From your first visit to our office as a divorce client, we will advise you on protecting yourself legally and financially and gathering facts and evidence to present a strong case in settlement negotiations or at trial. We take this approach to every case, because we know that things are not always what they seem. A simple divorce can become complicated, or a friendly one can grow bitter. And some divorces are contentious from the start.
Because we are ready, willing and prepared for a fight, we are ready if your case goes to court, and we are in a solid position to negotiate a settlement.
Call us to schedule a consultation to discuss the specifics of your case. [Instead of this, you could just have a Schedule a Consultation button]
Divorce or Dissolution?
When a marriage breaks up, we call it a divorce, but “divorce” actually has a specific legal meaning in Ohio.
A divorce Is a court proceeding where you ask a judge to end the marriage and make decisions about property division, support and child custody. A divorce can be based on either “fault” or “no fault” grounds.
After you file divorce papers, you can ask the judge to make temporary orders such as orders for support payments and parenting arrangements. Each party is legally required to exchange financial and other information, and you may have hearings about the information exchange or other preliminary matters. A divorce case is tried in front of a judge, not a jury, and if you are unhappy with the result you can file an appeal.
Most divorce cases settle before trial. When that happens, the parties sign a proposed divorce decree and submit it to the court for approval.
In a dissolution, the parties reach agreement on all issues BEFORE any papers are filed in court. Dissolutions usually cost less than divorces, and the dispute isn’t aired in public documents. But you also don’t have the right to obtain financial information from the other side and you can’t seek any temporary orders from the court.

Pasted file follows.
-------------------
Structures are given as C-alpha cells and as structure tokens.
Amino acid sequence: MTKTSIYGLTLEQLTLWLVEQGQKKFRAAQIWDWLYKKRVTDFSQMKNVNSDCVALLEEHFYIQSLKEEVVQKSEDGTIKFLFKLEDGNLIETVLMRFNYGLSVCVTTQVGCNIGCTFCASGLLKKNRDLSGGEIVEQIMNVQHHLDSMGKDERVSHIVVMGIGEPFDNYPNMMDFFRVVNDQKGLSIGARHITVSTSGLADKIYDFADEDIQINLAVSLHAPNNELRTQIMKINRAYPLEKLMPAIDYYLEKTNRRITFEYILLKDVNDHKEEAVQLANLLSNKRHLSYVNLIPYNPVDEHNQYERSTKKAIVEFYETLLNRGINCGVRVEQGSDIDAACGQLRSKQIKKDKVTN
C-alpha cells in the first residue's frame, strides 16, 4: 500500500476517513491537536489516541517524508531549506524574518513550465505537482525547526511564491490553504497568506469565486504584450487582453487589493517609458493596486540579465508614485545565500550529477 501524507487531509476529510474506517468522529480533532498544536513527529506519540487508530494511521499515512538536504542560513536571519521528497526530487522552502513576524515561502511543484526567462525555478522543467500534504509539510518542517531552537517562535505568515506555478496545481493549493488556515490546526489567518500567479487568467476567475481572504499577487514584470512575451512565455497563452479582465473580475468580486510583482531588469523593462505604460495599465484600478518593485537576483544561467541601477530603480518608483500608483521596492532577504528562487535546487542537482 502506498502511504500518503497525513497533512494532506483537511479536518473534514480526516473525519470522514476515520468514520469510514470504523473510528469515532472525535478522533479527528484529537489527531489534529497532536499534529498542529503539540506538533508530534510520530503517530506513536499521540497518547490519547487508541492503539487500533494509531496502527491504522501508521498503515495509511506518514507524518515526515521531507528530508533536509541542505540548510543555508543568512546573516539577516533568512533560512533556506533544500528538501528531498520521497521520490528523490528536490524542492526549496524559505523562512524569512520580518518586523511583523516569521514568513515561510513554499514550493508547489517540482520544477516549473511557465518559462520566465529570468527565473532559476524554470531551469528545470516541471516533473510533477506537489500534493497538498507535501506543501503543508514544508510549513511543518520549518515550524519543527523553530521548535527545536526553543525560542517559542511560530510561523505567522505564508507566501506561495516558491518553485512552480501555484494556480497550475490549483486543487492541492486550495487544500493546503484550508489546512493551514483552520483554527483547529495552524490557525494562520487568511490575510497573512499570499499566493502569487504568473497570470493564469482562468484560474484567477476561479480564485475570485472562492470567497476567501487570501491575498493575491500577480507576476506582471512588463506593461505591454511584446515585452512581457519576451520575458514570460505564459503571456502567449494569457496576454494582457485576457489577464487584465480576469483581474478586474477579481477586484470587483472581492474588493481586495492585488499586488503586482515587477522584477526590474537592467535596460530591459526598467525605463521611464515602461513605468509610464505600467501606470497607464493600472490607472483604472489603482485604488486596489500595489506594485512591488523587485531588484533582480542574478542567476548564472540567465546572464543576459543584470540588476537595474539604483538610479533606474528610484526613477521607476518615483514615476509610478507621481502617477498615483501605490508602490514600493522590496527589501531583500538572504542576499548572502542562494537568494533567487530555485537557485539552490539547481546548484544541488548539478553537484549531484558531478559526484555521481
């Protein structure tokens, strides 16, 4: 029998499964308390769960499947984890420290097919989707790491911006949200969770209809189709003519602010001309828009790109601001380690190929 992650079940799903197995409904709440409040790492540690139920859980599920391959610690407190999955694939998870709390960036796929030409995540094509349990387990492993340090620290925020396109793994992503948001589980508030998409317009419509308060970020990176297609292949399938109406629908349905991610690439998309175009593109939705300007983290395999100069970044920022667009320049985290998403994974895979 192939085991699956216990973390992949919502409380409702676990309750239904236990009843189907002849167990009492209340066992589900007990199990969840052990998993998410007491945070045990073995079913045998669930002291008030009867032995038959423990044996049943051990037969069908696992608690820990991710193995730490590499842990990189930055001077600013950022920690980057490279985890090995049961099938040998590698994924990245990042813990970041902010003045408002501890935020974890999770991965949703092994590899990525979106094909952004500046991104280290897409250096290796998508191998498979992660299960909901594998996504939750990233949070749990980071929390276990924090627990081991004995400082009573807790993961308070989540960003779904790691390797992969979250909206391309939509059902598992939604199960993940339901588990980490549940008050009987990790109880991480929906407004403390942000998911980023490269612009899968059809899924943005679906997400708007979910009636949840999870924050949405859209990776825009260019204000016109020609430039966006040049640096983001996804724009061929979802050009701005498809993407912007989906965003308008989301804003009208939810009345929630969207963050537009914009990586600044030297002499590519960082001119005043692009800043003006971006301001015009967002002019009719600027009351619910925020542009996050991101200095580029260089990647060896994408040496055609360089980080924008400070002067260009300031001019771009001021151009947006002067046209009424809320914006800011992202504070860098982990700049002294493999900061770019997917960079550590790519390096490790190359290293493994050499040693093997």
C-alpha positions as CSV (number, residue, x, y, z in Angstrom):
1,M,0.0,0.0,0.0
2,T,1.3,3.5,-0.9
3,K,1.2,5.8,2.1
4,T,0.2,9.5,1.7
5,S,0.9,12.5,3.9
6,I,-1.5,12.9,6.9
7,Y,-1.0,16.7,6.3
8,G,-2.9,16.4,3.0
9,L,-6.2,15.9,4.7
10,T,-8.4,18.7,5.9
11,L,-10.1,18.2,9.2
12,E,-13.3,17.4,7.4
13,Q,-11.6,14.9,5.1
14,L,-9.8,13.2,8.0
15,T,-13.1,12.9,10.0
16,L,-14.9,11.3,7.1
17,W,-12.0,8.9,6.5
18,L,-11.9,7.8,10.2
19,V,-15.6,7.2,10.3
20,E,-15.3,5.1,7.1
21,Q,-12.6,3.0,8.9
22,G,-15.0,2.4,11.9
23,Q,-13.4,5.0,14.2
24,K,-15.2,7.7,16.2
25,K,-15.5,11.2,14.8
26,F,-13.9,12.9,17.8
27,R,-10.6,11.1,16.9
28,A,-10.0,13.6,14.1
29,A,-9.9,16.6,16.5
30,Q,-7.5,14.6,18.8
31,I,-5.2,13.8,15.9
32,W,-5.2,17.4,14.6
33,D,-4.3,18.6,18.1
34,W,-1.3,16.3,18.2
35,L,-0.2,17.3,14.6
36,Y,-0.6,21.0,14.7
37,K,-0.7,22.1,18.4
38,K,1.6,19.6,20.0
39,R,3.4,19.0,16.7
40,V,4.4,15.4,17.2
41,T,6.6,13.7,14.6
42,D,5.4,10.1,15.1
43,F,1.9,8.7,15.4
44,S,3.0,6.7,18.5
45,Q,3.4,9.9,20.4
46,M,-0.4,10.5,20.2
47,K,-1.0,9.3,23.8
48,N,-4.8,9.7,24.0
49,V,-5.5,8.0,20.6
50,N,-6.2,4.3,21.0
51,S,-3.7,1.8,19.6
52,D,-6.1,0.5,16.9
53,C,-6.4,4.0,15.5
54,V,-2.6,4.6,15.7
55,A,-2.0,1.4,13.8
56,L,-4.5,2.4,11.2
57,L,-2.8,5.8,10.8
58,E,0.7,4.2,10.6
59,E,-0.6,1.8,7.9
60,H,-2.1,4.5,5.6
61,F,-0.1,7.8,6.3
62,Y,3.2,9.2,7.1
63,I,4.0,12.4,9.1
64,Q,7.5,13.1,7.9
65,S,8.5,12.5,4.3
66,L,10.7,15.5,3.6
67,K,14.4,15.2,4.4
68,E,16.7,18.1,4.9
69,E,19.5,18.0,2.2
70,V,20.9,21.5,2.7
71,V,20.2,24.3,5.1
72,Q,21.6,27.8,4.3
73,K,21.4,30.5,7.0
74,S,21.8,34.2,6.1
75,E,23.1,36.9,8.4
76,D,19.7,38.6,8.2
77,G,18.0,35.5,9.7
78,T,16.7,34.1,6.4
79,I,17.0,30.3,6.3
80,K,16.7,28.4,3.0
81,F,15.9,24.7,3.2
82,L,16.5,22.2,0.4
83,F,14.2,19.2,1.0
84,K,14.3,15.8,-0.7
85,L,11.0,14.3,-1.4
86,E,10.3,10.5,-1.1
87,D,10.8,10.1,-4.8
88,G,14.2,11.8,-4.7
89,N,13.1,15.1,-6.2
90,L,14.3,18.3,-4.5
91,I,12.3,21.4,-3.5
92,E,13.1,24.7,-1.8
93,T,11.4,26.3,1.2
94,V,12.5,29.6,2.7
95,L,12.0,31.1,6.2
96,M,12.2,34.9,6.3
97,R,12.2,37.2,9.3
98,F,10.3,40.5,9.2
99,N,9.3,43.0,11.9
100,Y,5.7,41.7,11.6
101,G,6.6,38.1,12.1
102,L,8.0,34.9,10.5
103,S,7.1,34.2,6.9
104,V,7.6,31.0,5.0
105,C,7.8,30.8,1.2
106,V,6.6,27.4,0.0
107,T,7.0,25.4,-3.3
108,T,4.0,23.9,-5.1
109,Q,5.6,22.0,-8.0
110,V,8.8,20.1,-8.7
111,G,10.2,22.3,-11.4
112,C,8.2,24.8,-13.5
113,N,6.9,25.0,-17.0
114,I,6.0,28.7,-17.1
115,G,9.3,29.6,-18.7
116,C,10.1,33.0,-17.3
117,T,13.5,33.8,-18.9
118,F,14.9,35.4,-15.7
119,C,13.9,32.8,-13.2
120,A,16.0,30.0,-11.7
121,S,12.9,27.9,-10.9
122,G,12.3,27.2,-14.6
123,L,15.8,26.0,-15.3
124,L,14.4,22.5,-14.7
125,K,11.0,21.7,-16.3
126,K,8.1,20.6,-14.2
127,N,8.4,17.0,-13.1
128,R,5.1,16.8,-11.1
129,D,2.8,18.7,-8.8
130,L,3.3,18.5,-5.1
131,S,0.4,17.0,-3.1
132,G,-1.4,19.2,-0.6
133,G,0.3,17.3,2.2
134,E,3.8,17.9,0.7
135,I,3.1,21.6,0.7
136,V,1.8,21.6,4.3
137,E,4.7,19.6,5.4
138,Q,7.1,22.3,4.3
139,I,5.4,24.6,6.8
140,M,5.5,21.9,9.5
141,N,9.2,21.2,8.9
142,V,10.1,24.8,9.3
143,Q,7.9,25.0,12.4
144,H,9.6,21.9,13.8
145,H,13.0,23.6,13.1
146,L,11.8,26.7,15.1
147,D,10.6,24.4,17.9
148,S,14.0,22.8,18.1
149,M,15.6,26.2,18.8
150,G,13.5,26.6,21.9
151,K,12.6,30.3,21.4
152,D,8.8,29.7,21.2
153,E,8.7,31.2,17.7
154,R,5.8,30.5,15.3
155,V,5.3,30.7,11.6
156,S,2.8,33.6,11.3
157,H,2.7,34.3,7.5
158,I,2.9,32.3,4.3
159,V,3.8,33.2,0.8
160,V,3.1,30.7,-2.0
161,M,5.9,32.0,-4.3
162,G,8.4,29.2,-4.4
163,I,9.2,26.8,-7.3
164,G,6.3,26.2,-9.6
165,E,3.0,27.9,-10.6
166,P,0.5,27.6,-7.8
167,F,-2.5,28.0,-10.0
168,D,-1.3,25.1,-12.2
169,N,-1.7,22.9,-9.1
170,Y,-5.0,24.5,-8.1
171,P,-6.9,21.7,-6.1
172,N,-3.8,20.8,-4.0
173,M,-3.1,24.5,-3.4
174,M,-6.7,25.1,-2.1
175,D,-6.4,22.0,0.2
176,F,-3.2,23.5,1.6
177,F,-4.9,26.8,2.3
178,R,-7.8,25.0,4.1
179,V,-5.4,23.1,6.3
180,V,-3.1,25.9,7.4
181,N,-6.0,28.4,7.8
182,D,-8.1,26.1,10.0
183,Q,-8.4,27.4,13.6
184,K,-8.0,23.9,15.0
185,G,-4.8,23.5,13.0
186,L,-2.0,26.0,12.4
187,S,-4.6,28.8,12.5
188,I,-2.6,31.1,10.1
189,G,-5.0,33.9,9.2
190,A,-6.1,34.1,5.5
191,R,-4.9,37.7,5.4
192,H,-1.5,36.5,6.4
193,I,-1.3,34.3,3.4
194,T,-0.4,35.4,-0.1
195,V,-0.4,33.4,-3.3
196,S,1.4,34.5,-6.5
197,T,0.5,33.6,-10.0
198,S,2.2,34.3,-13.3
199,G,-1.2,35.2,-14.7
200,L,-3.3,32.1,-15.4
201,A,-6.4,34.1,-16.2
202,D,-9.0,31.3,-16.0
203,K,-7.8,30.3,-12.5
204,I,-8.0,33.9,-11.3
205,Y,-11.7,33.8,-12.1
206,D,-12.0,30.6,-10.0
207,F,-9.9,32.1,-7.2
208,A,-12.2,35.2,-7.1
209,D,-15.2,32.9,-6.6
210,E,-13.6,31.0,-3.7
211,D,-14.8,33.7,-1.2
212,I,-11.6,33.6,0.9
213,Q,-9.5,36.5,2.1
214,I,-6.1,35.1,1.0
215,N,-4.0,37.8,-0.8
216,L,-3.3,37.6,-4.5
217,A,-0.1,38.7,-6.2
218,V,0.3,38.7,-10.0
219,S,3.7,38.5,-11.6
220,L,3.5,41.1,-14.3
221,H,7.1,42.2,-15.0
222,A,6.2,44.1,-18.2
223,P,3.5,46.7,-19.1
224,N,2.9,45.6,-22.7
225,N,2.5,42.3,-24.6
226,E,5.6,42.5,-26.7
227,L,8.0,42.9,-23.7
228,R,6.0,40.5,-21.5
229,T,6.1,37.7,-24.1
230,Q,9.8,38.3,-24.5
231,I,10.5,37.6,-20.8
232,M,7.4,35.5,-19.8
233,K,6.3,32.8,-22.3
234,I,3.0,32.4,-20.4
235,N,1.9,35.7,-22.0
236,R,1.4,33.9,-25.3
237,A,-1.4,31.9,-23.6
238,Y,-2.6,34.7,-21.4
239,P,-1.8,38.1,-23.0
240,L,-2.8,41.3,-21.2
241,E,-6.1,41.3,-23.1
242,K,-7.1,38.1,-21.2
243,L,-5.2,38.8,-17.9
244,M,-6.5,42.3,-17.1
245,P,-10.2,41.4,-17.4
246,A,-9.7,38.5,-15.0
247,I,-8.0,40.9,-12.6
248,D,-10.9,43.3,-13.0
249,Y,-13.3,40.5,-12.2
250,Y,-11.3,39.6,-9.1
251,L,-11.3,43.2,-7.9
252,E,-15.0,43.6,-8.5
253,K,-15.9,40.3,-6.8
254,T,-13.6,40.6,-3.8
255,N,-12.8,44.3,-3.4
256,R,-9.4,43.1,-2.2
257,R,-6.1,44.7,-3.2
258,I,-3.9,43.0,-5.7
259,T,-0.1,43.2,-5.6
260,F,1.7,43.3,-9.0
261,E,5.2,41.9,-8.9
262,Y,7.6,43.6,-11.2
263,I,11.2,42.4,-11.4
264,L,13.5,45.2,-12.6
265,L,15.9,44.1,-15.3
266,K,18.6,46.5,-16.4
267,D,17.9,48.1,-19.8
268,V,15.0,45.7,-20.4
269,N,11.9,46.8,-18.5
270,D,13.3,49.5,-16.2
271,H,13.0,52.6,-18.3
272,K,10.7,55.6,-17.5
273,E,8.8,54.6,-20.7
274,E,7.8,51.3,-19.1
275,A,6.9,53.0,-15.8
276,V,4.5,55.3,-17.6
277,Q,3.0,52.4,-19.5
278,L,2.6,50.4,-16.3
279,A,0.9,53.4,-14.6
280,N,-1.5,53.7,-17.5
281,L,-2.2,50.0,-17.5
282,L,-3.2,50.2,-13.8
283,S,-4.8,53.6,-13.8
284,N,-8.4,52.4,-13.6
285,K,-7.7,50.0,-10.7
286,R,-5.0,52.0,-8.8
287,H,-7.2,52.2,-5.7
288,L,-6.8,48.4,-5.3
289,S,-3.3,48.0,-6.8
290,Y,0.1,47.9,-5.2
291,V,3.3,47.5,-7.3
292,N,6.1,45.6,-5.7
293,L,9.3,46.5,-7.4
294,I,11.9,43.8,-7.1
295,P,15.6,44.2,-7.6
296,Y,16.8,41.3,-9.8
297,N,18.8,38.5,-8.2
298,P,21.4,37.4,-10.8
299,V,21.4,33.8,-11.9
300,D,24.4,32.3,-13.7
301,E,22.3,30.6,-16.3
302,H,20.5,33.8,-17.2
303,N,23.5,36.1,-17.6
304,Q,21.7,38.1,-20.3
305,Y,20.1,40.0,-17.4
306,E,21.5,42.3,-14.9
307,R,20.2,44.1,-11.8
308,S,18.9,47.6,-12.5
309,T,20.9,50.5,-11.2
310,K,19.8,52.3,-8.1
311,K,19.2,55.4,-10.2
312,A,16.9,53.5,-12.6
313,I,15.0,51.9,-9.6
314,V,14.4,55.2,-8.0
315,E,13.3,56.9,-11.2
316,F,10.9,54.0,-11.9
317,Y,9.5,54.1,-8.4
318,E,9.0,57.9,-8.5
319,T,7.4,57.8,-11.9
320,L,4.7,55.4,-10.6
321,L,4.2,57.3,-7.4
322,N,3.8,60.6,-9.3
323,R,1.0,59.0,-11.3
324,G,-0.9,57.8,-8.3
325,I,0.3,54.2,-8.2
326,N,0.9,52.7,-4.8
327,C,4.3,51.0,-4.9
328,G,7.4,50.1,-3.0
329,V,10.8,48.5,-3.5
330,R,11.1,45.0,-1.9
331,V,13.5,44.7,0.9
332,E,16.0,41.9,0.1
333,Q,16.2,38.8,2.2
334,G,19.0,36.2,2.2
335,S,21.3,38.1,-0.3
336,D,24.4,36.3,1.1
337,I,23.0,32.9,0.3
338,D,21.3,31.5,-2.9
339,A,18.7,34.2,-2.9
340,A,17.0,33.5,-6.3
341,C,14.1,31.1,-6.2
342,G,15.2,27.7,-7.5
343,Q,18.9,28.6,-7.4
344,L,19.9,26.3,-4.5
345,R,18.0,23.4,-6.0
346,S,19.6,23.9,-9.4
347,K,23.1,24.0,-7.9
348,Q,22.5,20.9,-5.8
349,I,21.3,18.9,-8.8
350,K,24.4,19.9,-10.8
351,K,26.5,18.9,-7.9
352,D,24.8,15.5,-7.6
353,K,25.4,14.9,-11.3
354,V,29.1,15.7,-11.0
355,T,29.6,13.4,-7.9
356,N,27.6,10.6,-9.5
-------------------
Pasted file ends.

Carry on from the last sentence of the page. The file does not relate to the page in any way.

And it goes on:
How Does a Divorce Work?
A divorce begins when one party (the plaintiff) files a divorce complaint with the court. The complaint must identify the legal grounds for divorce.
You don’t have to prove that someone is at fault to get a divorce in Ohio; there are two no-fault grounds: Incompatibility, if neither party denies it; or living separately for one year. There are also nine fault grounds: adultery, bigamy, absence for a year, extreme cruelty, fraudulent conduct, gross neglect of duty, habitual drunkenness, imprisonment or an out of state divorce. You must have been an Ohio resident for at least six months to file for divorce in Ohio.
After the complaint is filed, the court will send it to (or “serve” it on) the other spouse (the defendant), who will have 30 days to file an answer. At this point you can begin formally exchanging information or seek temporary orders. The court may order you to attend mediation or may appoint someone to represent your children’s interests in court. The main issues that will be decided in the divorce are property division, alimony (also known as spousal support), and child custody and support. A divorce decree can also restore the name either party had before marriage.
If you are considering filing for divorce, or if you think your spouse may file, it is important to get legal advice as early as possible to protect your rights and your finances.